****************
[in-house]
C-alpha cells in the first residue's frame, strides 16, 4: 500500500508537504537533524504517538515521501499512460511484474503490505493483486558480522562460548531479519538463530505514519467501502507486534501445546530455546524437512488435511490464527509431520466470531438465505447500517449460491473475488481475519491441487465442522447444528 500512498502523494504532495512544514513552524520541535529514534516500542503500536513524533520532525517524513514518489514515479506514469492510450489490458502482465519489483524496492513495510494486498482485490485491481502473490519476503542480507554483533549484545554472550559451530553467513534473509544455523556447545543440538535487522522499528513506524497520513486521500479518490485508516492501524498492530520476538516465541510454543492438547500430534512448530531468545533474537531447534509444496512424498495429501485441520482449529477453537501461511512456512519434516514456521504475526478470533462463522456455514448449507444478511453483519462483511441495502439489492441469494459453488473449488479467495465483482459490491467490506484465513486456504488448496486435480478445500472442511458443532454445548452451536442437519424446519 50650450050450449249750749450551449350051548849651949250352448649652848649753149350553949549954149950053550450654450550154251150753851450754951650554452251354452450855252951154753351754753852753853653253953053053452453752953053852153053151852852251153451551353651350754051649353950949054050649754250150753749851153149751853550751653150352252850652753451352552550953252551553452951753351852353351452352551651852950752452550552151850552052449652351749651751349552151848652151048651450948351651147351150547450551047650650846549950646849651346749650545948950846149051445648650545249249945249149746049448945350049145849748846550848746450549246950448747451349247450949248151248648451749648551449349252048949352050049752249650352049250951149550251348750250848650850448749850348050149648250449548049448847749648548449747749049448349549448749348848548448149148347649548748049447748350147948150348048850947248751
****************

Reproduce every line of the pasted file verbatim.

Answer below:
[in-house]
C-alpha cells in the first residue's frame, strides 16, 4: 500500500508537504537533524504517538515521501499512460511484474503490505493483486558480522562460548531479519538463530505514519467501502507486534501445546530455546524437512488435511490464527509431520466470531438465505447500517449460491473475488481475519491441487465442522447444528 500512498502523494504532495512544514513552524520541535529514534516500542503500536513524533520532525517524513514518489514515479506514469492510450489490458502482465519489483524496492513495510494486498482485490485491481502473490519476503542480507554483533549484545554472550559451530553467513534473509544455523556447545543440538535487522522499528513506524497520513486521500479518490485508516492501524498492530520476538516465541510454543492438547500430534512448530531468545533474537531447534509444496512424498495429501485441520482449529477453537501461511512456512519434516514456521504475526478470533462463522456455514448449507444478511453483519462483511441495502439489492441469494459453488473449488479467495465483482459490491467490506484465513486456504488448496486435480478445500472442511458443532454445548452451536442437519424446519 50650450050450449249750749450551449350051548849651949250352448649652848649753149350553949549954149950053550450654450550154251150753851450754951650554452251354452450855252951154753351754753852753853653253953053053452453752953053852153053151852852251153451551353651350754051649353950949054050649754250150753749851153149751853550751653150352252850652753451352552550953252551553452951753351852353351452352551651852950752452550552151850552052449652351749651751349552151848652151048651450948351651147351150547450551047650650846549950646849651346749650545948950846149051445648650545249249945249149746049448945350049145849748846550848746450549246950448747451349247450949248151248648451749648551449349252048949352050049752249650352049250951149550251348750250848650850448749850348050149648250449548049448847749648548449747749049448349549448749348848548448149148347649548748049447748350147948150348048850947248751